Optimal Levels for Vitamin D

January 7, 2011 Leave your thoughts

In 2010 the “Optimal” level most often quoted at National Osteoporosis Foundation and at American Society for Bone Mineral Research was 32 to 100ng/ml.  This is markedly different from the original “normal” range of 15 to 40ng/ml. Not all testing laboratories have adjusted their standard values.  Some labs still report 30 or 25 or even 20 ng/ml as “normal”.

In individuals with less than 32 ng/ml of 25-hydroxy Vitamin D, the Bone Mineral Density drops rapidly and the Risk of Fracture rises rapidly.  Less than 32ng/ml is considered “Insufficient”.

Less than 20 ng/ml is called Deficient and is associated with high Risk of Fracture.  The result <6 ng/ml indicates a level too low to even detect.

Individuals with all day, year round exposure to tropical sun usually have 25-hydroxy vitamin D levels between 90 and 100 ng/ml.  This strongly suggests that more than 100ng/ml is not needed.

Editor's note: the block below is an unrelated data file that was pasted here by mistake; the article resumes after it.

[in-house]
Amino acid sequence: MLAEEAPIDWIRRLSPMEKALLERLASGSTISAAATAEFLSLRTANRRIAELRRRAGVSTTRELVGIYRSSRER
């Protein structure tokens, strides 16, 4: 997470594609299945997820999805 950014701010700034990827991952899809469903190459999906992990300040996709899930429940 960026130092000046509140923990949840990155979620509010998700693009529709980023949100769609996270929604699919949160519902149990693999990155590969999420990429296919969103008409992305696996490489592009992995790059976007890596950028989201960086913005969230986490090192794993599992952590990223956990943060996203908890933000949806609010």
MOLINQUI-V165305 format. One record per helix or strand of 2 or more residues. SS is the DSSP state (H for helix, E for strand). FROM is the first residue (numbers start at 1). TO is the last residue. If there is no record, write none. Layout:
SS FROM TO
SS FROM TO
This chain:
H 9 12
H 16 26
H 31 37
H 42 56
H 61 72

We now aim for between 40 and 70 ng/ml when we Test for Vitamin D Level.  We also take into account the time of year of the test since most individuals get some Vitamin D from the sunshine in the summer and drop their values by 10 or 20 ng/ml between September and March.

Vitamin D toxicity in an adult is extremely rare, even at levels far above 100ng/ml.  Possible toxicity has been reported in individuals with blood levels above 500 ng/ml.  The lowest dose reported to have resulted in toxicity in an adult was 10,000 IU daily for well past 6 months.

Jay Ginther, MD

2008 / Revised November 2010

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